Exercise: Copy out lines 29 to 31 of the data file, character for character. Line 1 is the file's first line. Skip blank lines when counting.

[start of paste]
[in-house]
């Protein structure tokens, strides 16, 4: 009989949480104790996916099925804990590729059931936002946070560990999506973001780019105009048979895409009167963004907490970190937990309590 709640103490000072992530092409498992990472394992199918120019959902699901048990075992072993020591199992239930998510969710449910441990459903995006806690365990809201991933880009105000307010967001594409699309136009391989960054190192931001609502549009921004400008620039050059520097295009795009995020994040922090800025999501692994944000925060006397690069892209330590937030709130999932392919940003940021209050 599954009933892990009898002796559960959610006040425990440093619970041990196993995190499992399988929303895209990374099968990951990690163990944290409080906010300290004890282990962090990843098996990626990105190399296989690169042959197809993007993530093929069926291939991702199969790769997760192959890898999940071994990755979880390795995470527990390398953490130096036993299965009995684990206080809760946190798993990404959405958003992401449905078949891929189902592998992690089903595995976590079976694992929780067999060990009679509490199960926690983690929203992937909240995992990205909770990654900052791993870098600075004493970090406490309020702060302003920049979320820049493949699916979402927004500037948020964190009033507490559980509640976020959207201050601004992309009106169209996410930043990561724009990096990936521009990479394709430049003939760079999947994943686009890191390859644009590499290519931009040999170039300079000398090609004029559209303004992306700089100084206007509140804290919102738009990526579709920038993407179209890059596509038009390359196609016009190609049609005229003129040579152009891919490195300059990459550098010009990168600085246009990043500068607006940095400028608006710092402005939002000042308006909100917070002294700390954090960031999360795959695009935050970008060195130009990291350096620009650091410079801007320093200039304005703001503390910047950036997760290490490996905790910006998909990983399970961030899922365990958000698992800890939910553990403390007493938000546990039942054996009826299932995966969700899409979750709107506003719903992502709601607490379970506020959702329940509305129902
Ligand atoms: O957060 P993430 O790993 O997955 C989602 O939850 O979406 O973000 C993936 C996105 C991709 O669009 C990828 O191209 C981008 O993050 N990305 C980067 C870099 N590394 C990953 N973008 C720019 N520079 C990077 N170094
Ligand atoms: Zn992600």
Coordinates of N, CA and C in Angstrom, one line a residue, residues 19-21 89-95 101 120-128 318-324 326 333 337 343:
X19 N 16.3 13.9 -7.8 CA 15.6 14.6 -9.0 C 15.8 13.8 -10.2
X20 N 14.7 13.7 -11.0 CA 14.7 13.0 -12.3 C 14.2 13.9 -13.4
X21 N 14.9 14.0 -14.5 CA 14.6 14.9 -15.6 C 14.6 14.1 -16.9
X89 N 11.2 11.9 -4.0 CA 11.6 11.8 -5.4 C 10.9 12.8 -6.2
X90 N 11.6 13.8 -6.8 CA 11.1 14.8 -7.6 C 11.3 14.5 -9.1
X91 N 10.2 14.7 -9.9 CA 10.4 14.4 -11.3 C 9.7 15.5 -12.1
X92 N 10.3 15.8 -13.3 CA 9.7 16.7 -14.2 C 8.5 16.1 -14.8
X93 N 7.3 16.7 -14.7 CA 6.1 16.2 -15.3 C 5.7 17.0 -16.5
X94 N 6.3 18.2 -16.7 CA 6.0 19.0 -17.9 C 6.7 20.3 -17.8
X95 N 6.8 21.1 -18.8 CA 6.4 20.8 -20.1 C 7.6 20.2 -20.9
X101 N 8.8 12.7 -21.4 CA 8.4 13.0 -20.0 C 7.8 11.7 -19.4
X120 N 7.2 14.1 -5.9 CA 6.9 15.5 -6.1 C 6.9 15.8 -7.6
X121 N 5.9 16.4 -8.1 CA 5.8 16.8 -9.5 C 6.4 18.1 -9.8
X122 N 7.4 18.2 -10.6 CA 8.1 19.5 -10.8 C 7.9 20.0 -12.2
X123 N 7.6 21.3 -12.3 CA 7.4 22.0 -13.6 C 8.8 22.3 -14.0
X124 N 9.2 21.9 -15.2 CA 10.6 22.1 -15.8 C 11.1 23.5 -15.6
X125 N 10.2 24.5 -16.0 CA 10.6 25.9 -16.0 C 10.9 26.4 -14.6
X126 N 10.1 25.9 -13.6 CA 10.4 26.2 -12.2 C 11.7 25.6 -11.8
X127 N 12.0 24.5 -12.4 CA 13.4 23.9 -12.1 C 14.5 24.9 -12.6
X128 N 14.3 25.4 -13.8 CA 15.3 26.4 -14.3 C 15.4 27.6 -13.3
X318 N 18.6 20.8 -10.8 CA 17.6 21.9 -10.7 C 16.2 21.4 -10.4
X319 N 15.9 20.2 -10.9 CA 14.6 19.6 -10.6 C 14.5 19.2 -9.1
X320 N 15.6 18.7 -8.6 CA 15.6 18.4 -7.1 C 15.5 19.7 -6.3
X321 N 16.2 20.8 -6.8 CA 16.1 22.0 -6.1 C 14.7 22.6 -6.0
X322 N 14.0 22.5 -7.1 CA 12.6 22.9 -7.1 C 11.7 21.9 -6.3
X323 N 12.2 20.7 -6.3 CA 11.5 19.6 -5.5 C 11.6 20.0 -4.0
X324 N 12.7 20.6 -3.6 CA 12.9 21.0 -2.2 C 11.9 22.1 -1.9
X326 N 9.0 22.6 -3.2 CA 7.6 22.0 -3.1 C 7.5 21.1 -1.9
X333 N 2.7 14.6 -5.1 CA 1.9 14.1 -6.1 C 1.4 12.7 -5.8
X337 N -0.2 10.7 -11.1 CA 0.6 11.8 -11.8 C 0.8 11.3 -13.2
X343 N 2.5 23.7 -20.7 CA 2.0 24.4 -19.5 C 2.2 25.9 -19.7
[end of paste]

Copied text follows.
X321 N 16.2 20.8 -6.8 CA 16.1 22.0 -6.1 C 14.7 22.6 -6.0
X322 N 14.0 22.5 -7.1 CA 12.6 22.9 -7.1 C 11.7 21.9 -6.3
X323 N 12.2 20.7 -6.3 CA 11.5 19.6 -5.5 C 11.6 20.0 -4.0